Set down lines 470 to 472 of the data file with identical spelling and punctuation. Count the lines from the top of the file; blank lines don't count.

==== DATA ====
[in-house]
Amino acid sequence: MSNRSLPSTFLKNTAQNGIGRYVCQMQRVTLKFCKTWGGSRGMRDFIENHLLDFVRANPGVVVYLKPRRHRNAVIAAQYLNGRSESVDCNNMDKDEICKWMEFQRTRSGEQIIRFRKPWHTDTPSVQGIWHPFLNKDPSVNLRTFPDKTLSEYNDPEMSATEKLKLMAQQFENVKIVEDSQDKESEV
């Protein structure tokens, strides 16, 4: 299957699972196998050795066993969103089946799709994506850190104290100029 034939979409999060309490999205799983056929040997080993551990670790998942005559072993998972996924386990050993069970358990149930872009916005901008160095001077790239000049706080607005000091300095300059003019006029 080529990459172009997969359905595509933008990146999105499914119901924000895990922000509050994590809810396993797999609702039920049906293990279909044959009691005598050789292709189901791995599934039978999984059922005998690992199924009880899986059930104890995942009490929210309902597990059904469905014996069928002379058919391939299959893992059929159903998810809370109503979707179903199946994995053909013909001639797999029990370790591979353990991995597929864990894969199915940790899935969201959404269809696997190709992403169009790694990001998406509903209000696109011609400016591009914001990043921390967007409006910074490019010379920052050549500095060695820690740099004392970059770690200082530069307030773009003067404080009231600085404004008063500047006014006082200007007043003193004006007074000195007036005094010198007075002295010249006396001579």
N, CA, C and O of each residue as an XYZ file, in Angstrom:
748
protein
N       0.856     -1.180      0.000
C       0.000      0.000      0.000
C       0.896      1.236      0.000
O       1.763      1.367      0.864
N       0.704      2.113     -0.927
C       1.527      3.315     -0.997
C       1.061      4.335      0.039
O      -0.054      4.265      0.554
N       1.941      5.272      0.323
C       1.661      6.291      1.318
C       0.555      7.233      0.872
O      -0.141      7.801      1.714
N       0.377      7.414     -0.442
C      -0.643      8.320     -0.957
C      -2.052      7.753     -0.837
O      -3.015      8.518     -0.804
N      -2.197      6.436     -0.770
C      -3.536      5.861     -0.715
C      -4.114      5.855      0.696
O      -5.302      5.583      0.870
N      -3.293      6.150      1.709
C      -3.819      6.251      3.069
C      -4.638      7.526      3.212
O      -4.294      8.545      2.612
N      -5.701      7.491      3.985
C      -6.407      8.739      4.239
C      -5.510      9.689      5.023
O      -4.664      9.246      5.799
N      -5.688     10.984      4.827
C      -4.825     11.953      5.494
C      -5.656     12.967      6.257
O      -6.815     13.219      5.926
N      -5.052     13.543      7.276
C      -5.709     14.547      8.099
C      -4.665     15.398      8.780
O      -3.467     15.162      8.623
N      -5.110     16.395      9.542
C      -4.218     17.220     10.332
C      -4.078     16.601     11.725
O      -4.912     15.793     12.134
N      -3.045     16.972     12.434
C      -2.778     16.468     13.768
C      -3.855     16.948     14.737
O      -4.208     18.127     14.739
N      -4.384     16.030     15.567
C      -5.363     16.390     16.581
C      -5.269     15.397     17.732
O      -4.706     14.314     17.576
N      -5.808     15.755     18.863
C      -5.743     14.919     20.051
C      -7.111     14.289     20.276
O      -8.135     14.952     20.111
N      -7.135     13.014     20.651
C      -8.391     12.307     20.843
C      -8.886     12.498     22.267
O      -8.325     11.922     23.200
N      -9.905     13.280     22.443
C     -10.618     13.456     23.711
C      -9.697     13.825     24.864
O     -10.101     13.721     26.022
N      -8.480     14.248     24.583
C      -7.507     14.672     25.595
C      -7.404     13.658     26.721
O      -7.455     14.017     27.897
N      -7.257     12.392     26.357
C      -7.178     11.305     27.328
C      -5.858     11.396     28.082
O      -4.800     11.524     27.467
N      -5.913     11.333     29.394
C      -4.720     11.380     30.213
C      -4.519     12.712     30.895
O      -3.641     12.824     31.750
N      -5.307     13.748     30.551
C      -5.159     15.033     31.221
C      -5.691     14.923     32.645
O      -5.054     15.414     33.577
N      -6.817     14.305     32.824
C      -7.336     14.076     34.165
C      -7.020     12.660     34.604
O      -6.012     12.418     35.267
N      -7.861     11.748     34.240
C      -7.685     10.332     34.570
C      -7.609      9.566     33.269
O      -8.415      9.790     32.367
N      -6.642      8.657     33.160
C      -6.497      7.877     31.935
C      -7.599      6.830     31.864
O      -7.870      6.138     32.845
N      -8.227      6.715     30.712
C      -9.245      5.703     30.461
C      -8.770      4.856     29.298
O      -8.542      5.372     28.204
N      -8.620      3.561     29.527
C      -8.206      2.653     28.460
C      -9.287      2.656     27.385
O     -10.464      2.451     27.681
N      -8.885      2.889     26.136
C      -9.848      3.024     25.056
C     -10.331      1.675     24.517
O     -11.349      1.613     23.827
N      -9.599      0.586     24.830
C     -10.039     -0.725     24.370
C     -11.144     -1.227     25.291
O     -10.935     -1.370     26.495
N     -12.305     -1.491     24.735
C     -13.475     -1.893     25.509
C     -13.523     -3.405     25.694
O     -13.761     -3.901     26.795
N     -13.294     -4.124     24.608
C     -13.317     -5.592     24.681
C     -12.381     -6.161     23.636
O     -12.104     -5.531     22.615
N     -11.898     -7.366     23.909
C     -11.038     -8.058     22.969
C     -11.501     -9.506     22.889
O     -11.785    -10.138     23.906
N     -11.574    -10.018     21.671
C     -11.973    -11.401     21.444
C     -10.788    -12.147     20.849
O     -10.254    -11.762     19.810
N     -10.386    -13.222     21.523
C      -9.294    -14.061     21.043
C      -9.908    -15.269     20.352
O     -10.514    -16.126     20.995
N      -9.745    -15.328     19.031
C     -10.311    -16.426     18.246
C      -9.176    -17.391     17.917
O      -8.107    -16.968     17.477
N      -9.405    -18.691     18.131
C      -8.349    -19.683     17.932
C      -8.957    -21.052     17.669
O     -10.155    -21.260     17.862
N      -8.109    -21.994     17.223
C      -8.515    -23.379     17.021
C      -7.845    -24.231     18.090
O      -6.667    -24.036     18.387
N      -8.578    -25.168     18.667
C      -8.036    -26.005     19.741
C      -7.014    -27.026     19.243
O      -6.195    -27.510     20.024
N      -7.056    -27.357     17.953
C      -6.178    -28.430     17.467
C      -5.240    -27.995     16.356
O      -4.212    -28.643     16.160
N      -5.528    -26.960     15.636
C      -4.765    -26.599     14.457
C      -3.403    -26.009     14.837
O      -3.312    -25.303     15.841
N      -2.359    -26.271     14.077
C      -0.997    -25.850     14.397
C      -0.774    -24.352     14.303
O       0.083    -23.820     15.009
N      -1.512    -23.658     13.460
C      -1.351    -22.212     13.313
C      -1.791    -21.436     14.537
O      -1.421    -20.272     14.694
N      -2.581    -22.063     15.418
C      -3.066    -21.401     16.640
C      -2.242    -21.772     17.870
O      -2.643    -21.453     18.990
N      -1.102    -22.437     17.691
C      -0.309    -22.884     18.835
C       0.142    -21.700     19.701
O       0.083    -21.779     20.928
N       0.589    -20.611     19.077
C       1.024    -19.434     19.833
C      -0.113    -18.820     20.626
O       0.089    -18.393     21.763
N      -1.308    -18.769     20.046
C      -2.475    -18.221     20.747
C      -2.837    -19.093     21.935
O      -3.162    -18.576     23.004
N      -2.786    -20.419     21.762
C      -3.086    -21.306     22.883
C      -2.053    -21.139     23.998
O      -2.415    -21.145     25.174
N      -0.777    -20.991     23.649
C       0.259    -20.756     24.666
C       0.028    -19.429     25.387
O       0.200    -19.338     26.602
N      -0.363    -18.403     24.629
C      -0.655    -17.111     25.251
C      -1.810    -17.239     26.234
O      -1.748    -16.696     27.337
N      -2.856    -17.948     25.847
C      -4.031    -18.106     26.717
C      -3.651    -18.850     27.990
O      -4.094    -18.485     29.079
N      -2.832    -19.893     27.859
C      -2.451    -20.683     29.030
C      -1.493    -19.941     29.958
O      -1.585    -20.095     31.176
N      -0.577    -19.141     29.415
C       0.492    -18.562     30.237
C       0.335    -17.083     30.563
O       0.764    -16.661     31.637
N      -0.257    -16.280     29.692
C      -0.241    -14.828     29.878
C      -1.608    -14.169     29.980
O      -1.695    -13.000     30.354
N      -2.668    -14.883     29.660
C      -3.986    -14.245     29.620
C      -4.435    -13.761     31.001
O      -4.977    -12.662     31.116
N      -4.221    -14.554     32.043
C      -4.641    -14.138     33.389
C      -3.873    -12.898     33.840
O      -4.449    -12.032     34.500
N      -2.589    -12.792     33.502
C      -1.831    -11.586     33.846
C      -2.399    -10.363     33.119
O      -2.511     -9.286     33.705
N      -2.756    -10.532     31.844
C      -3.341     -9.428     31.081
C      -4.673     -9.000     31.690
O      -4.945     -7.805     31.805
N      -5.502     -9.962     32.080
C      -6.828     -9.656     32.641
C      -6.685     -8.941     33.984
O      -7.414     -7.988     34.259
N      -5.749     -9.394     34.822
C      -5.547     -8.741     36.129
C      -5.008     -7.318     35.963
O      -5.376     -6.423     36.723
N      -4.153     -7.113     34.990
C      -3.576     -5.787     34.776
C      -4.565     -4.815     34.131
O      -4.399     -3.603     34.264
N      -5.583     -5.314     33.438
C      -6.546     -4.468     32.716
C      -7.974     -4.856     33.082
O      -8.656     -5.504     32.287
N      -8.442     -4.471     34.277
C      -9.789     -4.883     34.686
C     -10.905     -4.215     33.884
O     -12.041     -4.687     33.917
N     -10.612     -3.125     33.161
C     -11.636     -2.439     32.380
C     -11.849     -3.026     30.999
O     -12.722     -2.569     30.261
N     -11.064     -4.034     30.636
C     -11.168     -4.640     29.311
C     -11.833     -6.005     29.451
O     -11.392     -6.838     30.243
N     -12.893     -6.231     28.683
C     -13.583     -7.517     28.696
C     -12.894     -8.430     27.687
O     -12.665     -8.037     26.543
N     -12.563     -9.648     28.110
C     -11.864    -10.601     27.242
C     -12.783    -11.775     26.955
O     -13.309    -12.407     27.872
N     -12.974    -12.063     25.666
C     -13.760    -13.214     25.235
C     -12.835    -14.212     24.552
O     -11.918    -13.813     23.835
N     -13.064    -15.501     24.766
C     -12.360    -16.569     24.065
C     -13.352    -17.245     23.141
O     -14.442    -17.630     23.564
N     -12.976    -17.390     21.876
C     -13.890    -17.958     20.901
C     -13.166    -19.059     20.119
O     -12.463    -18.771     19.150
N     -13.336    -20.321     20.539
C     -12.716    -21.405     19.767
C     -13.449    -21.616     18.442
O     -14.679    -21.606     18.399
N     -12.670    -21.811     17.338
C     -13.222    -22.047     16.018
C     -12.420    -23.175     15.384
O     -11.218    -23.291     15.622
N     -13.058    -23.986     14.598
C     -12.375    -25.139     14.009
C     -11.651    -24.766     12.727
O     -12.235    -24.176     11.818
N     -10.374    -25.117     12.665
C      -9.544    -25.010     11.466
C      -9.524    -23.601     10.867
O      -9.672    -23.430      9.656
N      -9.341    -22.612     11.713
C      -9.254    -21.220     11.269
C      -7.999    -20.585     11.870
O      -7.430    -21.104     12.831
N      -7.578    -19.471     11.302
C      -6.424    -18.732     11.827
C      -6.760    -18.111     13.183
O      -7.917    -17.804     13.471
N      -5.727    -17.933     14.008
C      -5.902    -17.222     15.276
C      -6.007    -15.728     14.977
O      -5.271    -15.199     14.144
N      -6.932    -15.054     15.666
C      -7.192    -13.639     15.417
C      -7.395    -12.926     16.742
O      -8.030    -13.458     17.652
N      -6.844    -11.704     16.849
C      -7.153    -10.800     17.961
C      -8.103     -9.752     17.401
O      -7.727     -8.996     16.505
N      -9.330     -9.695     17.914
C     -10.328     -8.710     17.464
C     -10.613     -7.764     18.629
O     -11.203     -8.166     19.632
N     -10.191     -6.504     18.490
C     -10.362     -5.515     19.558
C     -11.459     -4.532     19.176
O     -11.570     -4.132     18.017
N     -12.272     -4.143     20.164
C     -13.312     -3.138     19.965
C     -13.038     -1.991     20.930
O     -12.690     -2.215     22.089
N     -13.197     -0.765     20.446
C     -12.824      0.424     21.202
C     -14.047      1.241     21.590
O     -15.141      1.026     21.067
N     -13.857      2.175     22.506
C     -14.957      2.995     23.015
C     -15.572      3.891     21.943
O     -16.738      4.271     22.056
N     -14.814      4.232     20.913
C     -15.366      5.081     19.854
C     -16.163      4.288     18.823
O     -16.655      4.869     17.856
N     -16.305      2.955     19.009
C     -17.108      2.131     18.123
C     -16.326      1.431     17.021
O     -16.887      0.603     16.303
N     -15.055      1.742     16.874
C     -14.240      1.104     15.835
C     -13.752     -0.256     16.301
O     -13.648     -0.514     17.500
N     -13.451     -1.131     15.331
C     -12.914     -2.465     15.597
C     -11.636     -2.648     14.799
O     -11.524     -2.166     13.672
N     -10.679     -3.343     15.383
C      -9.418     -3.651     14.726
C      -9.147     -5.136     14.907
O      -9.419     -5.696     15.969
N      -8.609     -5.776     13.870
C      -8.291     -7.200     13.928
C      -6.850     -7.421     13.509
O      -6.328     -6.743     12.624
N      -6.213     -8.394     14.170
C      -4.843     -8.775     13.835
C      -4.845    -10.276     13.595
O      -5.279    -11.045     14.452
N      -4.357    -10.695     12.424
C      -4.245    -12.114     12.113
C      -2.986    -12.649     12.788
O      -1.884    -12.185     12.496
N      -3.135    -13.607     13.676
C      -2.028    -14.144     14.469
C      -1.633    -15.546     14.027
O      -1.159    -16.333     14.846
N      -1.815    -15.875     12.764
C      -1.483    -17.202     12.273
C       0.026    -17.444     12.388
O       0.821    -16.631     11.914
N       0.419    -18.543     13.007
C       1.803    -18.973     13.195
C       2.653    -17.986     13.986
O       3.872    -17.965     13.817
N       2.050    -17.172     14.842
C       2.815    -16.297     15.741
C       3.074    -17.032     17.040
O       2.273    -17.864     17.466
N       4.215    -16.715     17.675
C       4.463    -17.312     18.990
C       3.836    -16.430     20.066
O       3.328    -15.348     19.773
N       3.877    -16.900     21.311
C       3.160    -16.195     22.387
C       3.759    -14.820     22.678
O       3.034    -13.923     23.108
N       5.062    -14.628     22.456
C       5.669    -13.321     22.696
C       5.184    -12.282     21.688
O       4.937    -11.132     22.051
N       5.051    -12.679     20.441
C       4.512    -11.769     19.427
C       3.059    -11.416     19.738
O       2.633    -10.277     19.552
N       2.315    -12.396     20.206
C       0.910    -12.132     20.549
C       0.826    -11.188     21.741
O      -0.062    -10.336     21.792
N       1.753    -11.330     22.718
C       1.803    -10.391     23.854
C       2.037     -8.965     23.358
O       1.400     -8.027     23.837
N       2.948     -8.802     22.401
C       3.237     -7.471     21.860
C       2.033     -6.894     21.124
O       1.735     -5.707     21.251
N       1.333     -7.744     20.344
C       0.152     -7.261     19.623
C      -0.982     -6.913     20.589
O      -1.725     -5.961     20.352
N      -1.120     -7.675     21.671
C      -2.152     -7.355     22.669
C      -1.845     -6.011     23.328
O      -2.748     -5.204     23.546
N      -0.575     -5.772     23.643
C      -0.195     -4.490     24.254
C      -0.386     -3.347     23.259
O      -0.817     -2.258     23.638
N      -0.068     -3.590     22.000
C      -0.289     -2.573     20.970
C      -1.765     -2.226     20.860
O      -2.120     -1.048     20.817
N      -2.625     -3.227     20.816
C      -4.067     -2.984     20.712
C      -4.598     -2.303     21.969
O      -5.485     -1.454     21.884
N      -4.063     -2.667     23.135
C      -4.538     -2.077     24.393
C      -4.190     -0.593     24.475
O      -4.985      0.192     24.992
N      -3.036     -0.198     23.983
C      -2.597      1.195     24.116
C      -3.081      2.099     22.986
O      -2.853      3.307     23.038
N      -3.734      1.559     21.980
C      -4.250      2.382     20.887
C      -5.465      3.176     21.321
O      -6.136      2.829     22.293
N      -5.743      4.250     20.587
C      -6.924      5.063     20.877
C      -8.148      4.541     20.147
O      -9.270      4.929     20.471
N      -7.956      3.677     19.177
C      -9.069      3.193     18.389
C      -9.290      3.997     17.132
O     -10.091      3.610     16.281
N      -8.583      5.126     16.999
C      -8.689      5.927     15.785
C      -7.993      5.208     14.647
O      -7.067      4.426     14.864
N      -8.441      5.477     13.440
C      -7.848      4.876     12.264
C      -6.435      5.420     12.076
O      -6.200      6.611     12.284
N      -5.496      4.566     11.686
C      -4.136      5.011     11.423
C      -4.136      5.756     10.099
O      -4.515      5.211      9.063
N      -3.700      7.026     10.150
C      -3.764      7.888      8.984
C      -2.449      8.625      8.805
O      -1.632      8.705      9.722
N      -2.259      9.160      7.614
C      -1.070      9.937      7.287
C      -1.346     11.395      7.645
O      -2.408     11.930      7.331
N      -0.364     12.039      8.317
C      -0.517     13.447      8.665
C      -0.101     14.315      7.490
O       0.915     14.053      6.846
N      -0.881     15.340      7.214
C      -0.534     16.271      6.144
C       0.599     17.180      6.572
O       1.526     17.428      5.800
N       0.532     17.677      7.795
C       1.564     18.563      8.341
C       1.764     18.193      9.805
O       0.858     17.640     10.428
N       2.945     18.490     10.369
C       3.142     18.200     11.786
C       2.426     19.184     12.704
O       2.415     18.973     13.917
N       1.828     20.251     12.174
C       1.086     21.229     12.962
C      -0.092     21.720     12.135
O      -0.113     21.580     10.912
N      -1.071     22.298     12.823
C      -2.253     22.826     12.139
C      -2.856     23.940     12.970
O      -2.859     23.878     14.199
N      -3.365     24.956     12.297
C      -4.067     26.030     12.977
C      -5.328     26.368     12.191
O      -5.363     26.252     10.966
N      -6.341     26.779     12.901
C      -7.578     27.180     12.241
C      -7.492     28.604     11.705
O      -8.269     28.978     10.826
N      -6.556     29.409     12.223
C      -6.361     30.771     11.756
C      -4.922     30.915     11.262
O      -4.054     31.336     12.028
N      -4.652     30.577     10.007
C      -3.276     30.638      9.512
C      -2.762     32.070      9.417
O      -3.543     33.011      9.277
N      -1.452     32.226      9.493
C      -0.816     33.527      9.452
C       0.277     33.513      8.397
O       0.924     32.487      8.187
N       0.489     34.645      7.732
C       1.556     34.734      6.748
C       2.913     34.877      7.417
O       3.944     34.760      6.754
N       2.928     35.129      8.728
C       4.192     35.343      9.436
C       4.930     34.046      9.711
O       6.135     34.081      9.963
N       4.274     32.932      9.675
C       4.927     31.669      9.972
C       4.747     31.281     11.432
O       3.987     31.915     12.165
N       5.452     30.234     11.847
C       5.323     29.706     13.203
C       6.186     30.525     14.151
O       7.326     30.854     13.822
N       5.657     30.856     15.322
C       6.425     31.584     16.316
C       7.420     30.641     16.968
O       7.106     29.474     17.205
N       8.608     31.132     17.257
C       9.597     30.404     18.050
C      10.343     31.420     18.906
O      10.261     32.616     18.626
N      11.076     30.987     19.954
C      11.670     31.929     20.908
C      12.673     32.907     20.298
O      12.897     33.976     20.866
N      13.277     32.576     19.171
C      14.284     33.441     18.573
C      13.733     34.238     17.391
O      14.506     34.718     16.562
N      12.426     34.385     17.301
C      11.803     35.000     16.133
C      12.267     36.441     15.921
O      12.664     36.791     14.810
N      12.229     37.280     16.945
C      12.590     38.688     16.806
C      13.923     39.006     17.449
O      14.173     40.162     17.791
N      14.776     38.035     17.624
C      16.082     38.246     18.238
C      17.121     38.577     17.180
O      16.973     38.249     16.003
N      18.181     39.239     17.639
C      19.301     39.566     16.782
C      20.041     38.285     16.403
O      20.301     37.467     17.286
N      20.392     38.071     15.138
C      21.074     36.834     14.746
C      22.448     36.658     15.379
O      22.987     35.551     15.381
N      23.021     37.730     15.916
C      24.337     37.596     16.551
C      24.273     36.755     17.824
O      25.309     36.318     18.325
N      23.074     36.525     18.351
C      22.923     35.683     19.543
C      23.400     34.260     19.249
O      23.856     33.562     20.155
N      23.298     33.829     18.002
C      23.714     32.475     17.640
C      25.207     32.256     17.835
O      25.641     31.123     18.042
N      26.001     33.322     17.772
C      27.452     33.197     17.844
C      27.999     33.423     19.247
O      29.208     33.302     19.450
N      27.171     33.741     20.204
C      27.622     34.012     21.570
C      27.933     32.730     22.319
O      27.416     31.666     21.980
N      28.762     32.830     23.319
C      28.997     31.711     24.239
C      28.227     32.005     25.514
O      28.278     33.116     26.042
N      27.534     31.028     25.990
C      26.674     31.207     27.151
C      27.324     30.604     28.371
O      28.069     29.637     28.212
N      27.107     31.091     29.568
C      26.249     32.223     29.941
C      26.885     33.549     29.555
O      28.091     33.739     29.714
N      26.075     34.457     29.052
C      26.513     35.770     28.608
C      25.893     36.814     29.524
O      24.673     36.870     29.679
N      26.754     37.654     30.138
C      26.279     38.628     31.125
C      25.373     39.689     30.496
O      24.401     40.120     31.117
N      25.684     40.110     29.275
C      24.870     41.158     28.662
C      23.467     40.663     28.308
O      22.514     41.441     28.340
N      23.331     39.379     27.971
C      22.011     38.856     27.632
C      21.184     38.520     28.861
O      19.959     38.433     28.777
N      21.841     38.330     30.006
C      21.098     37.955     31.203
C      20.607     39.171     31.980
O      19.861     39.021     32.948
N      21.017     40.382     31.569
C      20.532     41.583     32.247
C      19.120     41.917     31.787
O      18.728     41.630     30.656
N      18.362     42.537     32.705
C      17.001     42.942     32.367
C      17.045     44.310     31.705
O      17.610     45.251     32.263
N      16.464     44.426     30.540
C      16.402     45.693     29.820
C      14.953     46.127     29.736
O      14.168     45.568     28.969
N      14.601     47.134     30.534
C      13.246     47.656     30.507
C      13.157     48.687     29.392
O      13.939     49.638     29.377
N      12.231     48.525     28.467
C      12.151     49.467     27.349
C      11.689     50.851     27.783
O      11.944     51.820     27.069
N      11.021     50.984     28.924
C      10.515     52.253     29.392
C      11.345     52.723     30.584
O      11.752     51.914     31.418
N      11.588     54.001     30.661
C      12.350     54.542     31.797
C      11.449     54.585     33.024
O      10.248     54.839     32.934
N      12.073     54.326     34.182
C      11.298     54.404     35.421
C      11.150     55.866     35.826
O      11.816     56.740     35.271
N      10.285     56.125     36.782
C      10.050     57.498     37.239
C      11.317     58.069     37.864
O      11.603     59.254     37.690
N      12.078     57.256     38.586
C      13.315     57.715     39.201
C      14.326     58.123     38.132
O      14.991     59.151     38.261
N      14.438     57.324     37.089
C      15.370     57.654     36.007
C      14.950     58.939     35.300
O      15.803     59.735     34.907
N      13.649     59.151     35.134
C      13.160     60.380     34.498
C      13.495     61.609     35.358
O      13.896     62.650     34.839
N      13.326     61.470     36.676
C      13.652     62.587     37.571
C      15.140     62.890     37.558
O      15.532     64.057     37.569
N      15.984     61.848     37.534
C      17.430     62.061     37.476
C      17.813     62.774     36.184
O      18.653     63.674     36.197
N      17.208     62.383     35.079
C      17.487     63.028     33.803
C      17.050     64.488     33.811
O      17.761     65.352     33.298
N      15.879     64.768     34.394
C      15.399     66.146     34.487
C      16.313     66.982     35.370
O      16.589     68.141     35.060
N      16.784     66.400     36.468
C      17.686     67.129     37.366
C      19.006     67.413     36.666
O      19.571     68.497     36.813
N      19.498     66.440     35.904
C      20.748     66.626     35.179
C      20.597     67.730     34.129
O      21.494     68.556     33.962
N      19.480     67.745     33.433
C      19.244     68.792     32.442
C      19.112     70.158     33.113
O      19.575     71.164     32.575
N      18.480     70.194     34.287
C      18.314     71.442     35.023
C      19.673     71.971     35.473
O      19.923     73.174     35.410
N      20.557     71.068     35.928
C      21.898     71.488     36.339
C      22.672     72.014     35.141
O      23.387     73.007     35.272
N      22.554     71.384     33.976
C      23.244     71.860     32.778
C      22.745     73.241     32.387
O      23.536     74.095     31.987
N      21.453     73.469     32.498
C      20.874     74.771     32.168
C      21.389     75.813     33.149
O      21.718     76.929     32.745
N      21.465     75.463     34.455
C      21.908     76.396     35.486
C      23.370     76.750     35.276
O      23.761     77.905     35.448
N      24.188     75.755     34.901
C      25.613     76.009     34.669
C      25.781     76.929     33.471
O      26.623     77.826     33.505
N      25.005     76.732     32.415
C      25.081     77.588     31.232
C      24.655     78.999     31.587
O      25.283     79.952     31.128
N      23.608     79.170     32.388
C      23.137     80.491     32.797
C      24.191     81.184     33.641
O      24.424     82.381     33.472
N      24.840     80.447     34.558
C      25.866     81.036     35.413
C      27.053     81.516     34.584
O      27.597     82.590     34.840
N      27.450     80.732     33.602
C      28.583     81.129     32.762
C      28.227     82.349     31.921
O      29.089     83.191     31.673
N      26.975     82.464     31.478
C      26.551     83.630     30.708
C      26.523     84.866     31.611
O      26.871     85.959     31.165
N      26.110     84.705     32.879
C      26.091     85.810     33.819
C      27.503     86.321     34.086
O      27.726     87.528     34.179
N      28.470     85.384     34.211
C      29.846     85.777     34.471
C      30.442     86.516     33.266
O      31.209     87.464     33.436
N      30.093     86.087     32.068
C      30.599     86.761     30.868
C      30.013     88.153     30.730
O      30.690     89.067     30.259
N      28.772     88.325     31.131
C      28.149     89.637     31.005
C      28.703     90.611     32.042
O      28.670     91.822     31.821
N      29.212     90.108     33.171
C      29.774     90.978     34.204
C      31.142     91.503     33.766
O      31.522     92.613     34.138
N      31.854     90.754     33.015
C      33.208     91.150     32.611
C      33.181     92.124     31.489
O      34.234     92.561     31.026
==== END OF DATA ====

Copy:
O       1.526     17.428      5.800
N       0.532     17.677      7.795
C       1.564     18.563      8.341